If you do want to add area rugs to your décor, weather-resistant options are key. Use natural fiber rugs like sisal or seagrass. Coastal Living likes the durability of both, and you’ll love the casual, yet “pulled together” atmosphere it brings.
Build Open Kitchen Shelving
If you are incorporating a kitchen make-over into your decorating plans, think about swapping out your closed cabinets for open shelving. Beach house décor tends toward the light and airy, and that can be difficult to achieve with the heavier cabinets, even if they are white. Open shelves feel brighter and more welcoming. They also allow you to show off colourful or sea-inspired tableware or serving pieces. You may also be surprised to find that it gives you more flexible storage options.
Add Strategic Seating
Beach houses often lend themselves to impromptu entertaining. Be prepared for drop-ins and extra guests by adding seating in strategic areas like the front room and sun porches. Double-duty furniture like fabric covered ottomans can easily be moved into place when needed. Versatile outdoor seating with slim frames can be drafted into your party décor.
Your couches are also likely to see increased usage. To keep them looking fresh throughout the season, Coastal Living suggests dressing “indoor furniture with outdoor fabric.” The modern fabrics have a soft, comfortable feel while still being waterproof and stain resistant – red wine spills and suntan lotion can be removed with ease.
Bring the Outdoors Inside
Connect your beach house décor with the outdoors. Well-chosen, ocean-inspired accents can make a big impact, and you don’t need to add dozens of pieces to achieve your new look. Driftwood artwork or chandeliers can make a statement. Select pieces of coral or large shells enliven a bookcase, while Martha Stewart Living suggests that “[a] collection of shells and rocks, displayed on an antique ship carpenter’s trunk sets a sea-worthy scene.”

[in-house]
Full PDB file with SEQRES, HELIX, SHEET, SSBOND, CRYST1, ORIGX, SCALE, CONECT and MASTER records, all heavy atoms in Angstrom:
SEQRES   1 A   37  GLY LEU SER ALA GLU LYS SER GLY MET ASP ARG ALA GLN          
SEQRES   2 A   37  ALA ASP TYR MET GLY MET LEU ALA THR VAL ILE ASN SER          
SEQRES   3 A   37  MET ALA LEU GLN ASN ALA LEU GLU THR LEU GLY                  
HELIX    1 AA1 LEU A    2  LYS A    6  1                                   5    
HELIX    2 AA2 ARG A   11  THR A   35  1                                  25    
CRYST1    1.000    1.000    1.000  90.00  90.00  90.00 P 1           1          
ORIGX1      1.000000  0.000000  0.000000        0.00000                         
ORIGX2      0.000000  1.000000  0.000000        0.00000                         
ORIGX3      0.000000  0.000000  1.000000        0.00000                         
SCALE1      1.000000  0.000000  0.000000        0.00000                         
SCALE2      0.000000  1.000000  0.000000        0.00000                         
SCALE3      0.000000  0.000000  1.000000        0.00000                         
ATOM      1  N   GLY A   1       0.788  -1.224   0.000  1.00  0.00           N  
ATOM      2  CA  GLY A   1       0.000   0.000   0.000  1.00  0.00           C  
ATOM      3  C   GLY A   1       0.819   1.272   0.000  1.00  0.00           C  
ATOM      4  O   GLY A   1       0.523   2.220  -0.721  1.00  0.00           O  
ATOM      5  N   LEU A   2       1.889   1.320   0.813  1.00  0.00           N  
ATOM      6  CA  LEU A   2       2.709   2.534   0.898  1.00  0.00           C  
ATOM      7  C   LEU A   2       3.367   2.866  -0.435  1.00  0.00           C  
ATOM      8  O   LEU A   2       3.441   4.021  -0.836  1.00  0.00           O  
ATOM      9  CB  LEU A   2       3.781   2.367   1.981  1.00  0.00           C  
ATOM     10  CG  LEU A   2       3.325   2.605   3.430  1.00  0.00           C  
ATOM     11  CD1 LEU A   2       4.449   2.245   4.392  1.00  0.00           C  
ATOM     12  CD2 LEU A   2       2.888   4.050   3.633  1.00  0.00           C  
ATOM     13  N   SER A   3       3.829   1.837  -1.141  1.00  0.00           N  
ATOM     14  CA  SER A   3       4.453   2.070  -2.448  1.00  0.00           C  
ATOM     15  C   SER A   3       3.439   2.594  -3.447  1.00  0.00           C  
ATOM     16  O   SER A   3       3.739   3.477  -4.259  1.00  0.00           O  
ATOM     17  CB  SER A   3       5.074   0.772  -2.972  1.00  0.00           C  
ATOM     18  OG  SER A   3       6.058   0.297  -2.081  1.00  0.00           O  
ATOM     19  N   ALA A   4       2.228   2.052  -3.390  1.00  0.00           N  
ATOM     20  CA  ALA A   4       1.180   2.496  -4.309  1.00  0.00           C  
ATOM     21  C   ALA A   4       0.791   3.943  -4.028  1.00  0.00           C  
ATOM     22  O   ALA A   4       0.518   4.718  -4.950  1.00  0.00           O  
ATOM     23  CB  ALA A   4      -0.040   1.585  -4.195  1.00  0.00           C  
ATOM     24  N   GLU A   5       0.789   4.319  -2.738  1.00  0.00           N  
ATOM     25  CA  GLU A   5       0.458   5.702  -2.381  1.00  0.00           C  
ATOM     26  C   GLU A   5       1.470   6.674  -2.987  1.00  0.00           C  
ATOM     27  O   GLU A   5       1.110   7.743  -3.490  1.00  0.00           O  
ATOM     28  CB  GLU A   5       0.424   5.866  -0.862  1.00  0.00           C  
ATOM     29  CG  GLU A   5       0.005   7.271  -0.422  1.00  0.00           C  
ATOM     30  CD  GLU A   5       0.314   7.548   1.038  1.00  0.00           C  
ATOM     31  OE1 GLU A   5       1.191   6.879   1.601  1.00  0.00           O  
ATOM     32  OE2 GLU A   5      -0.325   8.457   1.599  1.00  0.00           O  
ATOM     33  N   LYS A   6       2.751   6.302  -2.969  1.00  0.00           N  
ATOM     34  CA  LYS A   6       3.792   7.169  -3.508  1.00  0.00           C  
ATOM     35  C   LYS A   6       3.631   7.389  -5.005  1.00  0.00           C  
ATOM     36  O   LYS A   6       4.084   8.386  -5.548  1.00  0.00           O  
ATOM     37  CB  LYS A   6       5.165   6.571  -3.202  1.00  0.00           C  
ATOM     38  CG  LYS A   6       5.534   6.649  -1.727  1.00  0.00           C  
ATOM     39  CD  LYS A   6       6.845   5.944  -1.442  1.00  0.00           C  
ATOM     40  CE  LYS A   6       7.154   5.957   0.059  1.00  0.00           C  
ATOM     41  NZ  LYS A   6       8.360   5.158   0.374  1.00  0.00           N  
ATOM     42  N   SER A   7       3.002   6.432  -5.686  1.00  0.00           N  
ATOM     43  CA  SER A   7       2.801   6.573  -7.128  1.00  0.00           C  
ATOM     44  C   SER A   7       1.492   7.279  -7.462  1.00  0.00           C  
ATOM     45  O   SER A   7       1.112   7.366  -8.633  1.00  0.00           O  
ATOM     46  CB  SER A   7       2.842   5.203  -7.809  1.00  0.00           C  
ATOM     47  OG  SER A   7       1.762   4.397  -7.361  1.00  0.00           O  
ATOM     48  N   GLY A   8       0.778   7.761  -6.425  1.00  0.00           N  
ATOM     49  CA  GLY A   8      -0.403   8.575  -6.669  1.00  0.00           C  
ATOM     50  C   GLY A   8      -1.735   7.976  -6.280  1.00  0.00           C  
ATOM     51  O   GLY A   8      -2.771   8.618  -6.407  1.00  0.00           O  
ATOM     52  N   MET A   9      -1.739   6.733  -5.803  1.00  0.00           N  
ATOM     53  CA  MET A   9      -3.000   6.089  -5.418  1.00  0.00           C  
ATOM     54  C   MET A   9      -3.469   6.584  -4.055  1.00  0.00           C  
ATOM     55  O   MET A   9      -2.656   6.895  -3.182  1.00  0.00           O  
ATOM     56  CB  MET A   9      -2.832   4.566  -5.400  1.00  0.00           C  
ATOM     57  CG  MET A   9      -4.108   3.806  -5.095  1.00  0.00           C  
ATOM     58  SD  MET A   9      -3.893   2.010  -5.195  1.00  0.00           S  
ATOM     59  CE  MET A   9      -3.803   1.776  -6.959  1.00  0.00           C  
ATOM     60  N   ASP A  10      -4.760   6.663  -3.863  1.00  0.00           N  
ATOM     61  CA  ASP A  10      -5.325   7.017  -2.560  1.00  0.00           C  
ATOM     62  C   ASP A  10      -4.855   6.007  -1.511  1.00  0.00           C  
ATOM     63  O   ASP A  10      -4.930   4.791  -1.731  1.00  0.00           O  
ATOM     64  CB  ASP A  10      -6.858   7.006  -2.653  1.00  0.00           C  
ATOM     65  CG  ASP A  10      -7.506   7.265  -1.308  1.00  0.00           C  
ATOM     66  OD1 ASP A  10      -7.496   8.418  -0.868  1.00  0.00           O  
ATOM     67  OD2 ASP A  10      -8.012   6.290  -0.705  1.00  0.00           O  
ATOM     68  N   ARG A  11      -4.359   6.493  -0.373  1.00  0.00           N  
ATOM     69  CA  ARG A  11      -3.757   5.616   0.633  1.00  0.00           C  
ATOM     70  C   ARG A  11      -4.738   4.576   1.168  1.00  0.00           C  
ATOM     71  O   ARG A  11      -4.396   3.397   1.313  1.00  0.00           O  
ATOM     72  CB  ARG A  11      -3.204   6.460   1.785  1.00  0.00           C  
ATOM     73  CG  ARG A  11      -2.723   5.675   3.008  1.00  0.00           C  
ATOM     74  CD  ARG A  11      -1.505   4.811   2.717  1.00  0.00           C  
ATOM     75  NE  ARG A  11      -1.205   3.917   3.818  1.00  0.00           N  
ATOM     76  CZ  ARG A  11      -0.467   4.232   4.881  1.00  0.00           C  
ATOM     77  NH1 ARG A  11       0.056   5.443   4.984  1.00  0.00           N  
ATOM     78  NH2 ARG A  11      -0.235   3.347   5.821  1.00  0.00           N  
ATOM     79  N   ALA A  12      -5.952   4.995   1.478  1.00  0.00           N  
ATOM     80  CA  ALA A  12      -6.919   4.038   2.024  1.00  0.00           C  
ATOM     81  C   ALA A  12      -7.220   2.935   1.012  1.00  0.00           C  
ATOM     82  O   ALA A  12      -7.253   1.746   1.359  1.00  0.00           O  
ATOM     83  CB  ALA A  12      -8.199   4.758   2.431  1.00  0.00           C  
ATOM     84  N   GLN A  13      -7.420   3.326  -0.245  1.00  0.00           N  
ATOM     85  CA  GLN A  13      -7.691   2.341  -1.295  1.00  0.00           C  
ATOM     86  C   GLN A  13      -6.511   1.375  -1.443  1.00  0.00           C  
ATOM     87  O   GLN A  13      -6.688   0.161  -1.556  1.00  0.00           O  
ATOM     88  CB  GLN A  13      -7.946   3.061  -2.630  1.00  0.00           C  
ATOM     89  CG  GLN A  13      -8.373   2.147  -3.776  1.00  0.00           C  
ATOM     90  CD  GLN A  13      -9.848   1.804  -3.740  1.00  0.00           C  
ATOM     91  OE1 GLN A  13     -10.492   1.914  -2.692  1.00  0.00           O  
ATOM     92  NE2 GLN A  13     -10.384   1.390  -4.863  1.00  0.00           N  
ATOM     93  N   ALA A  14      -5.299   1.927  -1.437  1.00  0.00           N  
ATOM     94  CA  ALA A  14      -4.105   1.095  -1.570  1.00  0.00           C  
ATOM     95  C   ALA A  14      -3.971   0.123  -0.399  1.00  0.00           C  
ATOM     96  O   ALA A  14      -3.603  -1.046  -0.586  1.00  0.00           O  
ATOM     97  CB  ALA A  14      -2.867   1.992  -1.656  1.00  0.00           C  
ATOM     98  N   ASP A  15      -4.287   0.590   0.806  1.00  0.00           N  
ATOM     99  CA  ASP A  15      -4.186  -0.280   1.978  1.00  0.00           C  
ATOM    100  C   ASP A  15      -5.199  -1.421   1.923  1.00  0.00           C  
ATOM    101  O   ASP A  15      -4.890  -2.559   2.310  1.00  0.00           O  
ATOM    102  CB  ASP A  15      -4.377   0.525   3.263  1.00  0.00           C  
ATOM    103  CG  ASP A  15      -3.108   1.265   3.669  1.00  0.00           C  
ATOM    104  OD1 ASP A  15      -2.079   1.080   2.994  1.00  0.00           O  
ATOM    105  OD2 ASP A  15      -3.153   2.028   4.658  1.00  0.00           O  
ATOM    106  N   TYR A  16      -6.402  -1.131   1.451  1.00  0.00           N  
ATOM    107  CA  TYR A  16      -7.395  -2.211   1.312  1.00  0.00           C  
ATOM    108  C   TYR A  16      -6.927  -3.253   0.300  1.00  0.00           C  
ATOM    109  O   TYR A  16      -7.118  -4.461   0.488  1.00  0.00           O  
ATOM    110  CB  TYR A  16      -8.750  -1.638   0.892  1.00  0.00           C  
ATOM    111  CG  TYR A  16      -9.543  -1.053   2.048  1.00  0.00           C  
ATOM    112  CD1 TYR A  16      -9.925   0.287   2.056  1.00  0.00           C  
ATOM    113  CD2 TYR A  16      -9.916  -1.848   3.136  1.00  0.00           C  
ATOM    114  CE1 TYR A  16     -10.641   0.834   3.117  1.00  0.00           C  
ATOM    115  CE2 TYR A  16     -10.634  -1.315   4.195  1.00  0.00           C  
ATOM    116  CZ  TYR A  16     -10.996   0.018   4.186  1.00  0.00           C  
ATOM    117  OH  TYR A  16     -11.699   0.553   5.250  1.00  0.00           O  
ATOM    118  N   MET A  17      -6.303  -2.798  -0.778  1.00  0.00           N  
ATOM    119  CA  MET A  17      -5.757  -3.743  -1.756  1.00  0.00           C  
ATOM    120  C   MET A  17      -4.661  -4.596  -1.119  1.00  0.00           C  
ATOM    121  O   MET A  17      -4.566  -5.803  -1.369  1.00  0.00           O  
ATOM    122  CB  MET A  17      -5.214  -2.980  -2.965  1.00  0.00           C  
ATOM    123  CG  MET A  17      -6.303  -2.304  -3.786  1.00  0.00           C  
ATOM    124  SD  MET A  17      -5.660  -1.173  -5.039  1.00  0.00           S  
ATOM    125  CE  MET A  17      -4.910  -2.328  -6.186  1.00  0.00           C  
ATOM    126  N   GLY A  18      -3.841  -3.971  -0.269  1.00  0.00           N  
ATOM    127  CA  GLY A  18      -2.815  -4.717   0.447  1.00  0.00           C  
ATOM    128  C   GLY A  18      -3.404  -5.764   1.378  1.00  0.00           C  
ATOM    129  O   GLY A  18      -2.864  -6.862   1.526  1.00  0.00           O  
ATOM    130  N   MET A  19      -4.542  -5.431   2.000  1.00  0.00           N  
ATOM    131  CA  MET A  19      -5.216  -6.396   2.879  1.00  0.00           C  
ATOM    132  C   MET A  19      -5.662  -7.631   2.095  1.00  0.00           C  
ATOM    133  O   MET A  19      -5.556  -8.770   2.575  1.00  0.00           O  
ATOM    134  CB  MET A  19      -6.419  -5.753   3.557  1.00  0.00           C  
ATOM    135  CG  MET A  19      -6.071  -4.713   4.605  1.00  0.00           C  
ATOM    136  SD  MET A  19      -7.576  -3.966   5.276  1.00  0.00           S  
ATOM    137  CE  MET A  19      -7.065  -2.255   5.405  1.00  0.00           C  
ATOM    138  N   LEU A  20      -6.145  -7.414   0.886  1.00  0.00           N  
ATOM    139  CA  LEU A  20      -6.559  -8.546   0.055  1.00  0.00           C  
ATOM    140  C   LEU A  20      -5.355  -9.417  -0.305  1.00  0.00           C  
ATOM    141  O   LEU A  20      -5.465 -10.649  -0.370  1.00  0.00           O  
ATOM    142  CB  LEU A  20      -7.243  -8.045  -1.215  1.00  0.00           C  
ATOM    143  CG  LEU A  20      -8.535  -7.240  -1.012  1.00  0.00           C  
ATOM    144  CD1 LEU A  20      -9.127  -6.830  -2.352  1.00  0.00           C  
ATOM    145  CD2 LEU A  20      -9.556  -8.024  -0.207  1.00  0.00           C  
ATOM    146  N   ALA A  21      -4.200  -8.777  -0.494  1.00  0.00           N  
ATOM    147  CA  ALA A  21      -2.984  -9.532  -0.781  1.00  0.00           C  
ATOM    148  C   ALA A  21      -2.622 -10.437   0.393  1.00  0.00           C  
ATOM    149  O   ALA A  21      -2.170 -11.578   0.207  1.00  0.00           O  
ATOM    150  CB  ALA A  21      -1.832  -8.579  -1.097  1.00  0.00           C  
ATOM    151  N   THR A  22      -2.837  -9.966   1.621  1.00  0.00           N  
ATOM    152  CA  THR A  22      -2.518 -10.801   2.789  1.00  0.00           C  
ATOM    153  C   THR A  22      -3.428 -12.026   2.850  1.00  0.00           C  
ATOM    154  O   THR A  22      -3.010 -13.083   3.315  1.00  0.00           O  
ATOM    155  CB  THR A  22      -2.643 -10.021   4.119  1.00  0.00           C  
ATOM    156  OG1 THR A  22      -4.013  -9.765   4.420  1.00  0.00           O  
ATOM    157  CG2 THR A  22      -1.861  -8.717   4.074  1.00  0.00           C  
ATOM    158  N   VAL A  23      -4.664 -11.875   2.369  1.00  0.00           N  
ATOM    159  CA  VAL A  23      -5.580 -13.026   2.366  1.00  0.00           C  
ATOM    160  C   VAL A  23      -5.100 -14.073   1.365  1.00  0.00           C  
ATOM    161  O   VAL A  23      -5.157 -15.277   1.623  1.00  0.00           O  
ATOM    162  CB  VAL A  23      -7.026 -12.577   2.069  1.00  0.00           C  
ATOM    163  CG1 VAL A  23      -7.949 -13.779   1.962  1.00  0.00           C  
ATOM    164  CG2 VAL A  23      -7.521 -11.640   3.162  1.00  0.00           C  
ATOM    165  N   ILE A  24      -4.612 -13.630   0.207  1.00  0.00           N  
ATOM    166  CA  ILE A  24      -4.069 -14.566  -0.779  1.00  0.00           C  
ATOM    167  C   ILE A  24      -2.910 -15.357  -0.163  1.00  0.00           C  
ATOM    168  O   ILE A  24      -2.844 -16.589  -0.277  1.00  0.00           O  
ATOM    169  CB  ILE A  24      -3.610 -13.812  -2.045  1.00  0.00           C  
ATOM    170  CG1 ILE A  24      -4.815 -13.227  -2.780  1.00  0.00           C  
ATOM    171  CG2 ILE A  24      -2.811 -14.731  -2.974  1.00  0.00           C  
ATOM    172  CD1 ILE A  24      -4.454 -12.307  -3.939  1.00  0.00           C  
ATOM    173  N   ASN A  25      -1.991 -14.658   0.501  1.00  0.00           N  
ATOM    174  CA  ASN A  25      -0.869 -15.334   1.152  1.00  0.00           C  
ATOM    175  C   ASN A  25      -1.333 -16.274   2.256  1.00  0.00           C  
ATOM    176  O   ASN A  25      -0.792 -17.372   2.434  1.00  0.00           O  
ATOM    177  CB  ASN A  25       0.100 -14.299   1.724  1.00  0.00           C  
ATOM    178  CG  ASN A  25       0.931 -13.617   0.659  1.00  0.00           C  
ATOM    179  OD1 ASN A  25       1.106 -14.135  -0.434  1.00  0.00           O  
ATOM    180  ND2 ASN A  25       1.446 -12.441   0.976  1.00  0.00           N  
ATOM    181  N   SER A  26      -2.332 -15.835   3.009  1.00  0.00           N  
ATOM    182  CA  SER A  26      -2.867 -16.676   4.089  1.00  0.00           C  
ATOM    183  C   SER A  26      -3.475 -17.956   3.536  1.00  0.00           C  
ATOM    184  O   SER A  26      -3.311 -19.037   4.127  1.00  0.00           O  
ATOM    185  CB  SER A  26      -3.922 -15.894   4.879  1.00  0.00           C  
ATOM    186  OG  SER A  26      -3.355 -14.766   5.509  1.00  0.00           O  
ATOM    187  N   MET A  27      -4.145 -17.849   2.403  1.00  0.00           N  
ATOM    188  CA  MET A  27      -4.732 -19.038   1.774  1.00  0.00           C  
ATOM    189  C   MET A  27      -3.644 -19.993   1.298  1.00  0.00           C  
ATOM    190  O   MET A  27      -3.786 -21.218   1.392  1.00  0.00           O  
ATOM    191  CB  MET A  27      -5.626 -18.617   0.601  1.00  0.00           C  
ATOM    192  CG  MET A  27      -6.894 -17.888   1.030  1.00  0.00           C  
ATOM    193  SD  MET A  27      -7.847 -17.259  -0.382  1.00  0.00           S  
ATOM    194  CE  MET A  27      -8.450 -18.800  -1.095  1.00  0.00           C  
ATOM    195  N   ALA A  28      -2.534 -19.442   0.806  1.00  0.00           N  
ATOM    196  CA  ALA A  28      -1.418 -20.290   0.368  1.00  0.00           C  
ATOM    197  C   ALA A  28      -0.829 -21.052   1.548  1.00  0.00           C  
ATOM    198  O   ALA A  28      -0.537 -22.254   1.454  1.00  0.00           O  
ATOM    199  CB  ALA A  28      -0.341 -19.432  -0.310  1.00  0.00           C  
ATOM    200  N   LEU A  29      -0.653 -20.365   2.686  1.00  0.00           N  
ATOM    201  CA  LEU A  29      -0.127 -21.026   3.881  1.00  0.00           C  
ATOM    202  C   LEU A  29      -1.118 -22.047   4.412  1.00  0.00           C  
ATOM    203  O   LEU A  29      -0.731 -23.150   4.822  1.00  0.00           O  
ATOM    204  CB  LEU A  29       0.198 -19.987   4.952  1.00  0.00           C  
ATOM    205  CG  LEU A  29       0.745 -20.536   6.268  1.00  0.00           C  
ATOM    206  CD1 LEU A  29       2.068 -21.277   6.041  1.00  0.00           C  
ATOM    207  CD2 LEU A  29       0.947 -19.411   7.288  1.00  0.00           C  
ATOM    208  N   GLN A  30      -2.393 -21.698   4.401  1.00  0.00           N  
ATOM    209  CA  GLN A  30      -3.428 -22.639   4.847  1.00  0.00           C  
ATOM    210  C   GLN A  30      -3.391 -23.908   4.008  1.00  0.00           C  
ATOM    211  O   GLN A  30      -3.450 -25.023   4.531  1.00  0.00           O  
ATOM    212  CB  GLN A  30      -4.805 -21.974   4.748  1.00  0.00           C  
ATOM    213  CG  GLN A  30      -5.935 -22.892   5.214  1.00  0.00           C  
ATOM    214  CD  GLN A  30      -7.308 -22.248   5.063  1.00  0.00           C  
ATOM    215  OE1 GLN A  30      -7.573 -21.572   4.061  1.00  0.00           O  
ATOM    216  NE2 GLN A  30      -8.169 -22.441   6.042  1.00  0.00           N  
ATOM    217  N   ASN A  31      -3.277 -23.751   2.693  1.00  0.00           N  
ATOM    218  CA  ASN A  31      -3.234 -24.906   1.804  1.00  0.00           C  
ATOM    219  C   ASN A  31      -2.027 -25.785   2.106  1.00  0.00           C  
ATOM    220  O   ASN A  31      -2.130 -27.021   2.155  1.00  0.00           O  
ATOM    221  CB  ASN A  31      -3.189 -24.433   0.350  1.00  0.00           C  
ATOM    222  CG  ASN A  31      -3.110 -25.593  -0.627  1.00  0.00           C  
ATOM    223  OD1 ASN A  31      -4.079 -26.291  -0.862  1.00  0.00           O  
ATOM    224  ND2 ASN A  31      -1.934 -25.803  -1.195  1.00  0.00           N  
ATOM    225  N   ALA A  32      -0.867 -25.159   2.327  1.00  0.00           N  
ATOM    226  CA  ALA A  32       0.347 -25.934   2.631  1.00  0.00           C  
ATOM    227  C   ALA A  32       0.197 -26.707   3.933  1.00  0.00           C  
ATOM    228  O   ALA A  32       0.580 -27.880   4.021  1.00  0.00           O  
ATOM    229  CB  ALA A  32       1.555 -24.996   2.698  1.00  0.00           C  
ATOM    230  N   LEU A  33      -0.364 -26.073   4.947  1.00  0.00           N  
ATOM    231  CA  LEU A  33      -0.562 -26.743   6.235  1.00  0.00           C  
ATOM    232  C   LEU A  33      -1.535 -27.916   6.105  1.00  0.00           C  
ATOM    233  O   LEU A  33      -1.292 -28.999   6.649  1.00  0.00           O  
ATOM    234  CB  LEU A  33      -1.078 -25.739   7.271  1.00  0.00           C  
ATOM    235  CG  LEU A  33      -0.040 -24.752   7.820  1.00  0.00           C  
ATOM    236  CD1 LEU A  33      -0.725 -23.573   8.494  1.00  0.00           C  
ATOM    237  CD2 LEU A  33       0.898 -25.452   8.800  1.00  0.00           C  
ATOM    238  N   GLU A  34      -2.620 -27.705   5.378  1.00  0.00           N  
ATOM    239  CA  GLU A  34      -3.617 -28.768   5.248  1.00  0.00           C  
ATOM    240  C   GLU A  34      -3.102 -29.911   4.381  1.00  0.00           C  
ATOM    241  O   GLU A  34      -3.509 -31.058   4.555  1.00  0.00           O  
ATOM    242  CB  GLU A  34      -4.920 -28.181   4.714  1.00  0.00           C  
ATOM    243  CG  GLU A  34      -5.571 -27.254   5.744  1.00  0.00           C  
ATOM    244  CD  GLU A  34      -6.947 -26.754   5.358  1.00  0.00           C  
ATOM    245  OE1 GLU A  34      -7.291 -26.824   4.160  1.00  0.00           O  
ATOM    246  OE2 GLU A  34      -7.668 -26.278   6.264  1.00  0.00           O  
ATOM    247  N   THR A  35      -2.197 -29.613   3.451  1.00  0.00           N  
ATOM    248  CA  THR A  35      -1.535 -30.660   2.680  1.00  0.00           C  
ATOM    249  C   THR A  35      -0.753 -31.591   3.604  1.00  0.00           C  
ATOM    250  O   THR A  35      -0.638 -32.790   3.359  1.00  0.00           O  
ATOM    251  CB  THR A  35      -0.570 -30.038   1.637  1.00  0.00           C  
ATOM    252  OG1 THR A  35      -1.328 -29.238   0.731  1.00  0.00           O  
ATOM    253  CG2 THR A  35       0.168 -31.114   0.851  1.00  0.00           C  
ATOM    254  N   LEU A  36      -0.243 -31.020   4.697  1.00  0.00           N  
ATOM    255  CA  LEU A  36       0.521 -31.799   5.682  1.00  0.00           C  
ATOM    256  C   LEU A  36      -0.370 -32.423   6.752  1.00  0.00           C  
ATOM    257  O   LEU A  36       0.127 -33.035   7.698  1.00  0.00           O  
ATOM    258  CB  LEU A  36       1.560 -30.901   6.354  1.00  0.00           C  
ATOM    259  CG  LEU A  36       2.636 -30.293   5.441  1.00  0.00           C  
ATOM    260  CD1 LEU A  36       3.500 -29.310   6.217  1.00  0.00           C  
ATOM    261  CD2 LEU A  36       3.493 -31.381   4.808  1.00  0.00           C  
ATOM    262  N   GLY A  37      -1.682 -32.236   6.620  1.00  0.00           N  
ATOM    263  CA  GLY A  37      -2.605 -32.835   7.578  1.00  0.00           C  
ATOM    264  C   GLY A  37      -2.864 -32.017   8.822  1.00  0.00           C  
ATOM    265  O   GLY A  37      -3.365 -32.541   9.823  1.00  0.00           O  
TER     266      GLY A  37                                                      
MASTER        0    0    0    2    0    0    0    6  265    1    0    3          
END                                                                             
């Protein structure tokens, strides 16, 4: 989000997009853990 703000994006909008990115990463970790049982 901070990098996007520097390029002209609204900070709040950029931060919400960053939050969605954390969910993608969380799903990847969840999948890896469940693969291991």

Accessorize with Nautical Elements
You can’t go wrong by adding nautical-inspired touches to your beach house décor. As with the outdoor elements, you don’t need to add them to every shelf or wall in order to achieve a striking visual. Instead, select pieces in bright colours that will pop against your neutral, sea-like palette. A sailboat model with a bright red hull or a string of signal flags as wall art in kids’ bedrooms or on the sun porch are easy changes. Antique lanterns, porthole wall hangings, vintage wood oars and accents made from sailboat lines are also popular options.
Disclaimer: The opinions posted within this blog are those of the writer and do not necessarily reflect the views of Better Homes and Gardens® Real Estate, others employed by Better Homes and Gardens® Real Estate or the organisations with which the network is affiliated. The author takes full responsibility for his opinions and does not hold Better Homes and Gardens® Real Estate or any third party responsible for anything in the posted content. The author freely admits that his views may not be the same as those of his colleagues, or third parties associated with the Better Homes and Gardens® Real Estate network.